presented levels of OCPs and fipronil lower than allowed by Brazilian legislation.

Keywords––Corumbataí river basin, fipronil, GC-MS, organochlorines, pesticides

                                         I.       INTRODUCTION
          Several hundred pesticides of different chemical nature are currently used for agricultural purposes all
over the world. Because of their widespread use, they are detected by determination of their residues in various
environmental matrices, such as soil, water and air. Pesticides are divided into many classes, of which the most
important are organochlorine and organophosphorous compounds. Organochlorine pesticides (OCPs) are known
to resist biodegradation and therefore they can be recycled through food chains and to produce a significant
magnification of the original concentration at the end of the chain. Pesticide residues reach the aquatic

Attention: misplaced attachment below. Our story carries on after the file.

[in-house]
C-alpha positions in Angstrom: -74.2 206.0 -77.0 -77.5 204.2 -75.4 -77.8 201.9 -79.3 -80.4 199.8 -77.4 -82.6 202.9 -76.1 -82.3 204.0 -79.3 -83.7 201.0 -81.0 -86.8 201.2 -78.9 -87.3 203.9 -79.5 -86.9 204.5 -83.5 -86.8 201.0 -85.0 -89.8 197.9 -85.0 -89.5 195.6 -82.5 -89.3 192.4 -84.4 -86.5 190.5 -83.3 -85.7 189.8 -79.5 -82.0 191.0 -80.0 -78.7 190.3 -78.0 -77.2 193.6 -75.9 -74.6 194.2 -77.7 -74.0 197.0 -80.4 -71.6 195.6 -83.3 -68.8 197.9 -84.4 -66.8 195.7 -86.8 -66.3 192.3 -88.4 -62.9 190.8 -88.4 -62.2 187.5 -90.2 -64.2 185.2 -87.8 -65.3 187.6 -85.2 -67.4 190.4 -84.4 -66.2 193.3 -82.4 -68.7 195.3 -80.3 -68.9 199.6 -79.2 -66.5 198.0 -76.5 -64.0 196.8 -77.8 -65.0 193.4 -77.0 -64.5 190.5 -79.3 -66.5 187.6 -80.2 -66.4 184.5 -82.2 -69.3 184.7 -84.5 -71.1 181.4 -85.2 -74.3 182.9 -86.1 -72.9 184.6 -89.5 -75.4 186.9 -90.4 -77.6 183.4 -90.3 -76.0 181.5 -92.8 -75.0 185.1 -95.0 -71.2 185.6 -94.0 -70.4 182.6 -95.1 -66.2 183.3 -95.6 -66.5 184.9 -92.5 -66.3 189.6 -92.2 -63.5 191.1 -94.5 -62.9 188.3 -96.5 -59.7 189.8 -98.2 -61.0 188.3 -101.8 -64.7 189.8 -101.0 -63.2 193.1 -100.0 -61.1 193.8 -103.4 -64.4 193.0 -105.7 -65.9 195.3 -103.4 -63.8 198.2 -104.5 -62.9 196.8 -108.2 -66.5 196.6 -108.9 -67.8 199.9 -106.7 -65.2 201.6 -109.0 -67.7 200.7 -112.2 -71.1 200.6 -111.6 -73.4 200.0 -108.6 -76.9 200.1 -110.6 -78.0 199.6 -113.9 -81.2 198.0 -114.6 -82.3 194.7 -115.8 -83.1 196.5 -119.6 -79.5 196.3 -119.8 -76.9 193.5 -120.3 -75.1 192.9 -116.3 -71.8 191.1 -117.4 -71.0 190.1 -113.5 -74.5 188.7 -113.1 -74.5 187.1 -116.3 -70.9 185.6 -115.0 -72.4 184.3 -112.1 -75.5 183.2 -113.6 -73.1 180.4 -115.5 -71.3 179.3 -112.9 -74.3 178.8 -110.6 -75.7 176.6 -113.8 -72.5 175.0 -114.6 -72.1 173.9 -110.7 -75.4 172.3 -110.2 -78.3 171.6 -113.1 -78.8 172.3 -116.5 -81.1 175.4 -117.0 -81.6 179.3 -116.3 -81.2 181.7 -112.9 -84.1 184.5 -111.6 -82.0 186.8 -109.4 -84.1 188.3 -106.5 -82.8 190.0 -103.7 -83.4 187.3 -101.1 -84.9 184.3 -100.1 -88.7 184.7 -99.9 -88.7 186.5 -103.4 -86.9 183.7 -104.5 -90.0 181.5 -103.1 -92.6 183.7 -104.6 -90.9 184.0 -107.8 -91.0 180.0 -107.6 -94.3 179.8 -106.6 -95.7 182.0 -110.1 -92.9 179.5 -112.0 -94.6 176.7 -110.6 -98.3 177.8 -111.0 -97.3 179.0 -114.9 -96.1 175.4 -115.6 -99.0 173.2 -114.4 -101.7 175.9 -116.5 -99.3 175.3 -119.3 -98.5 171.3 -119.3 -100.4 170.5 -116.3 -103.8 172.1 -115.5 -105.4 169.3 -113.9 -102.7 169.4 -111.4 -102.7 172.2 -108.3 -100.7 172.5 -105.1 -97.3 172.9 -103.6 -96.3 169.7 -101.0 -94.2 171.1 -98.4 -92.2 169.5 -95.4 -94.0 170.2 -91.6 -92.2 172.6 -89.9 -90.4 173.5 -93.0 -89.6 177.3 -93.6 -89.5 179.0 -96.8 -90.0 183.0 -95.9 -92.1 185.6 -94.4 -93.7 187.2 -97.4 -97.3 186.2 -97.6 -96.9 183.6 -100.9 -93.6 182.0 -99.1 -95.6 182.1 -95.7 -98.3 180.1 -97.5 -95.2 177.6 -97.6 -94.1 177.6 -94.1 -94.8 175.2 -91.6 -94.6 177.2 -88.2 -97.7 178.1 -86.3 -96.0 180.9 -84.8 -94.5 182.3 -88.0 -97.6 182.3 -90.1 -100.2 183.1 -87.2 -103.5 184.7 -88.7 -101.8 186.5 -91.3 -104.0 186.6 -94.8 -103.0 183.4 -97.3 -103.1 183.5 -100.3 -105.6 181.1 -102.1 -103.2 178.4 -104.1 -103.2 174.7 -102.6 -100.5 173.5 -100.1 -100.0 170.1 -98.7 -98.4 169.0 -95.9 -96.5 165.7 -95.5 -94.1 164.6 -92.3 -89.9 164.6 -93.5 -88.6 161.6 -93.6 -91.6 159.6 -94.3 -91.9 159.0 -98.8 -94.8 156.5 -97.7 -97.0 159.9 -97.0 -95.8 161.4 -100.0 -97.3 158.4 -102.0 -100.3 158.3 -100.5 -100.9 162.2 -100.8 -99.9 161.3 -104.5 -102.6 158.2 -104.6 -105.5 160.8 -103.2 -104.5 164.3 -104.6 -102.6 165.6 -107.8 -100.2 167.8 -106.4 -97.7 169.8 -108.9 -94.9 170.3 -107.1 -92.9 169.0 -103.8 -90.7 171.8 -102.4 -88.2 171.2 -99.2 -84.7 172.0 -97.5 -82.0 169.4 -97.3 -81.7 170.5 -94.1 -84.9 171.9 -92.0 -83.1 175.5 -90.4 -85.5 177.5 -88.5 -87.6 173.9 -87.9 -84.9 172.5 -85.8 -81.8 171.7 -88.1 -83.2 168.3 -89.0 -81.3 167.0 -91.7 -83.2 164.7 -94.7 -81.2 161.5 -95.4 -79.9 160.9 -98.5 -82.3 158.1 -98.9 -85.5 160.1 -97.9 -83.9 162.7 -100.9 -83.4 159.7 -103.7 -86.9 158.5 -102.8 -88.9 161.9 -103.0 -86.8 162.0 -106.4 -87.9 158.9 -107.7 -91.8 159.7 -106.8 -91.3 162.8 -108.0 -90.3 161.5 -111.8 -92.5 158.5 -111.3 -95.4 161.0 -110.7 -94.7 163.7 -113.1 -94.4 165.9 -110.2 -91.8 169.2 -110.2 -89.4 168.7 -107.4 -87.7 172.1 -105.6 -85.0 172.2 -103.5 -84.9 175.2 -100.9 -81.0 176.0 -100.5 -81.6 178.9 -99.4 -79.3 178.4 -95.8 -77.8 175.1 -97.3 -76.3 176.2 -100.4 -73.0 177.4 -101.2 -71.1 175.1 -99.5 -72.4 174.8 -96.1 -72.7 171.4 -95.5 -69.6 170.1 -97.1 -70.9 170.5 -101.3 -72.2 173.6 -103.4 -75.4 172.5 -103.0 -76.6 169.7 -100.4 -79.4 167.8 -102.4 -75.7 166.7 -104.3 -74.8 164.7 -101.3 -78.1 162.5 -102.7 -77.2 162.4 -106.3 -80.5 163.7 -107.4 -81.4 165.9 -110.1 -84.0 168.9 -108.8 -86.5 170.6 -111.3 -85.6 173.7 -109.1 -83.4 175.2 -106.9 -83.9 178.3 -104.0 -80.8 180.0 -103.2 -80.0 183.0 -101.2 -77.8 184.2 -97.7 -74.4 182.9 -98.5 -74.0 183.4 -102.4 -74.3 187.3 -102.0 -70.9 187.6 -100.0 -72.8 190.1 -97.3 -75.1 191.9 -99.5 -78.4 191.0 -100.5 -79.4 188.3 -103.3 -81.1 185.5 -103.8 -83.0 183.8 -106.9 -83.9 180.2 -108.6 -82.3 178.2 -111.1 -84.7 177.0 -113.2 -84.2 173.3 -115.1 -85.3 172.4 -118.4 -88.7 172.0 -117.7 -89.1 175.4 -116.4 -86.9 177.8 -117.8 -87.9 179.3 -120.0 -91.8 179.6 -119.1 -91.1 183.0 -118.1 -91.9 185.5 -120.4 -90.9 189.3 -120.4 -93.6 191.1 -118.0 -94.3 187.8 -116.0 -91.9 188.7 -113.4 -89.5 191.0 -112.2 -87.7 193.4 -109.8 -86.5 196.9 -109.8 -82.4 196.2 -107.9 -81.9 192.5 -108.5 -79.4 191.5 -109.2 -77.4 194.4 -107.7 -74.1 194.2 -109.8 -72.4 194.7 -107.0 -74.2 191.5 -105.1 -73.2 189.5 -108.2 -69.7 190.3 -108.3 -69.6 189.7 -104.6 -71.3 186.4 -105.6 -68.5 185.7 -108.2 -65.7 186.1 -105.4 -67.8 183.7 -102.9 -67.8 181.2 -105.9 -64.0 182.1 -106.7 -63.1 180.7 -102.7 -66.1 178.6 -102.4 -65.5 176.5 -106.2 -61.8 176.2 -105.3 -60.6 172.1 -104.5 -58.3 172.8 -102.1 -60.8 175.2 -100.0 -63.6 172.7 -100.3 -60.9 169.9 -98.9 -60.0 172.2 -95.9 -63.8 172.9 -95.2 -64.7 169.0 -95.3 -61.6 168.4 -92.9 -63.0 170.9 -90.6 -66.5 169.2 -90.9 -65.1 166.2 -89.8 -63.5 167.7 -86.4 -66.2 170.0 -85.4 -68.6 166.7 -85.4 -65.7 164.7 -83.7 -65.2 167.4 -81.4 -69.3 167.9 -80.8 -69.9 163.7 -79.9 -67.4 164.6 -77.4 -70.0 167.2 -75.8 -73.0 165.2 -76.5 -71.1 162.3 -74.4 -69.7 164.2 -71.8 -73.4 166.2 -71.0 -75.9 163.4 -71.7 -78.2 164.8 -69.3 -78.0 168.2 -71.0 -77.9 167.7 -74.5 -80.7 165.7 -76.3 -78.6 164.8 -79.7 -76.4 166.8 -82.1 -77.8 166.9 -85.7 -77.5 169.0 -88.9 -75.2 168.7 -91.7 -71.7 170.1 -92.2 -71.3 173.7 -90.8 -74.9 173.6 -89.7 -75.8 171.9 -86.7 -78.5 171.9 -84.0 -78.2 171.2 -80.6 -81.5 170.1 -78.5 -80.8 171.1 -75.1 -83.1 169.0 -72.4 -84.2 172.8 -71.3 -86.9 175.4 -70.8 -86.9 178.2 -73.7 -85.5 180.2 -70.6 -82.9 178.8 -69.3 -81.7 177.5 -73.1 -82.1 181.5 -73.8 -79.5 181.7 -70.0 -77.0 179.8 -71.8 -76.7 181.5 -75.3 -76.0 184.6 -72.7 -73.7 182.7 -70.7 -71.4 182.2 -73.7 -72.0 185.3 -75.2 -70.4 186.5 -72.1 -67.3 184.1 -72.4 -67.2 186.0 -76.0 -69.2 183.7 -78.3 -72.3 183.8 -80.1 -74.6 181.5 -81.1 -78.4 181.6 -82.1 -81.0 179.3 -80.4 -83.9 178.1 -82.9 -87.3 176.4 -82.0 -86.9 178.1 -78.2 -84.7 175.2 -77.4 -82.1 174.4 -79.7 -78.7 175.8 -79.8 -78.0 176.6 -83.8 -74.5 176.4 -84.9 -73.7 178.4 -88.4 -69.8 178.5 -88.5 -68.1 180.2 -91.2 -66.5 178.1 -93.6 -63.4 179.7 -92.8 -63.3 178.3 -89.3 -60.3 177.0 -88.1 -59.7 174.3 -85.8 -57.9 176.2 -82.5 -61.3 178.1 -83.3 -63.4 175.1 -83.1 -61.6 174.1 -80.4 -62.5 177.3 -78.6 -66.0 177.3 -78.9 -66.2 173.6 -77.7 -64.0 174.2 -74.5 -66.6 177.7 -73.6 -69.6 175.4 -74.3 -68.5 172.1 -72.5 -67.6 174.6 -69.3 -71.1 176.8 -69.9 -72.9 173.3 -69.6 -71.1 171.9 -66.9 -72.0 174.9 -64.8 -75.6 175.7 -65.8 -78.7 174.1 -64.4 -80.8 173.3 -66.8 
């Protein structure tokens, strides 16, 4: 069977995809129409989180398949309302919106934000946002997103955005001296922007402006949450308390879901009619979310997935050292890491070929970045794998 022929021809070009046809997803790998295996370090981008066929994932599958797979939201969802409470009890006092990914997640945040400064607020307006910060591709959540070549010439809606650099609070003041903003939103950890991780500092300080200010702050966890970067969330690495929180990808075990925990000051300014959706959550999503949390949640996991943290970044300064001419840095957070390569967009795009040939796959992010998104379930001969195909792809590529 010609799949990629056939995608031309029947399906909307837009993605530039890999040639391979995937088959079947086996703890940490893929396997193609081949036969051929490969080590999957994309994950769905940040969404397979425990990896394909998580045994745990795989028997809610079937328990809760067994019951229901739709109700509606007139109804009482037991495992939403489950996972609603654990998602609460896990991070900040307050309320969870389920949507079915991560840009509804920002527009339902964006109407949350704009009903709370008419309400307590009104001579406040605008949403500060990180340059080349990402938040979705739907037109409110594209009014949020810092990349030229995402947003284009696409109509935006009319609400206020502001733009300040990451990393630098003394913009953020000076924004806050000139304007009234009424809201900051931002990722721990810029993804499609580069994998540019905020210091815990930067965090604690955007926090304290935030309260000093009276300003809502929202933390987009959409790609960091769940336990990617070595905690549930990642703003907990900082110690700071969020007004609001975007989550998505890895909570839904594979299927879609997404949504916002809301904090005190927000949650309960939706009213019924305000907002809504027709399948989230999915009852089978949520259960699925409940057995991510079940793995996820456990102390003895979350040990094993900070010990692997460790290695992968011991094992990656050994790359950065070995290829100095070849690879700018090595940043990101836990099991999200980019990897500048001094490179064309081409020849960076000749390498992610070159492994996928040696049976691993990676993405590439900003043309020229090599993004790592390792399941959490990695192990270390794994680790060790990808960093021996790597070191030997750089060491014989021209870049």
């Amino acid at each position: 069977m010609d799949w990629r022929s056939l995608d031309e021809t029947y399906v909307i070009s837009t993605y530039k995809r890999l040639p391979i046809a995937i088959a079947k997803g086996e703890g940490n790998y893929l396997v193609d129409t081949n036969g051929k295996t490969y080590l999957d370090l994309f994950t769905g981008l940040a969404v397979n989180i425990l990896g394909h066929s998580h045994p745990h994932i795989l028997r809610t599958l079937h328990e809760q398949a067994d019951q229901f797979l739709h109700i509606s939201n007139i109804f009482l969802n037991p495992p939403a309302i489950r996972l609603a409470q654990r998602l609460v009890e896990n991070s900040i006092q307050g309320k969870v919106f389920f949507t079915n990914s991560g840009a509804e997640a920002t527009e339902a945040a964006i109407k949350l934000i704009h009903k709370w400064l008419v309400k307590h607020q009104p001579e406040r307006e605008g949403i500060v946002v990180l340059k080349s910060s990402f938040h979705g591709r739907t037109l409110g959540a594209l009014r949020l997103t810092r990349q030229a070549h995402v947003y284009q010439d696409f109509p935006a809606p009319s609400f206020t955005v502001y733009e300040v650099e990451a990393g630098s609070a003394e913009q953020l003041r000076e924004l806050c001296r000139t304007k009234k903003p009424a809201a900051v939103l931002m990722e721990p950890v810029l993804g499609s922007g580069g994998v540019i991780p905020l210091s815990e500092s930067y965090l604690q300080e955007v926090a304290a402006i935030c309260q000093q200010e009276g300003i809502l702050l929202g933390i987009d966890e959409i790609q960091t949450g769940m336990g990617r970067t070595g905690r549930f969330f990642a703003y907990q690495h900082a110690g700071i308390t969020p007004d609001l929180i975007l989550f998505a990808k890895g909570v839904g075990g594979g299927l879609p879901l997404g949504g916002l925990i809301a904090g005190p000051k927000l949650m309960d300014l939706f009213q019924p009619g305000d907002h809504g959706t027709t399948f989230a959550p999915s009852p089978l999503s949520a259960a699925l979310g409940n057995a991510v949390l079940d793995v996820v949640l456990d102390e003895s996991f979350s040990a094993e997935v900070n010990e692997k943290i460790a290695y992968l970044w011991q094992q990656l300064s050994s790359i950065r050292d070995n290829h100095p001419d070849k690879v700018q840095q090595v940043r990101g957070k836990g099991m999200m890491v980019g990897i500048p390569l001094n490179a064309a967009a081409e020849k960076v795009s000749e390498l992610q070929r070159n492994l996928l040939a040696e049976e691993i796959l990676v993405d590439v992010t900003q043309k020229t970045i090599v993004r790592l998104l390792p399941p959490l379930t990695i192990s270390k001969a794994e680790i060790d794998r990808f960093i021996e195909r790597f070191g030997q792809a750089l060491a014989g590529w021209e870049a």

environment through direct run-off, leaching, careless disposal of empty containers, equipment washings etc[1,
2, 3, 4].
          Due to the long residence time of OCPs in the environment, there is still a great interest in examining
the pollution they cause [5, 6]. Their use has been prohibited in Brazil as well as in other countries, after
evidence of their toxicity, persistence and bioaccumulation in the environment became available. The most
OCPs have not been allowed for use in agriculture since 1985, although still use is allowed under specific
conditions. In the culture of sugar cane the allowed Maximum Residue Level for the endosulfan is 0.01 (sum)
and 0.1 mg.kg-1 for alachlor.
          Fipronil has been widely used in sugar-cane crops to control lepidoptera and orthoptera on crops and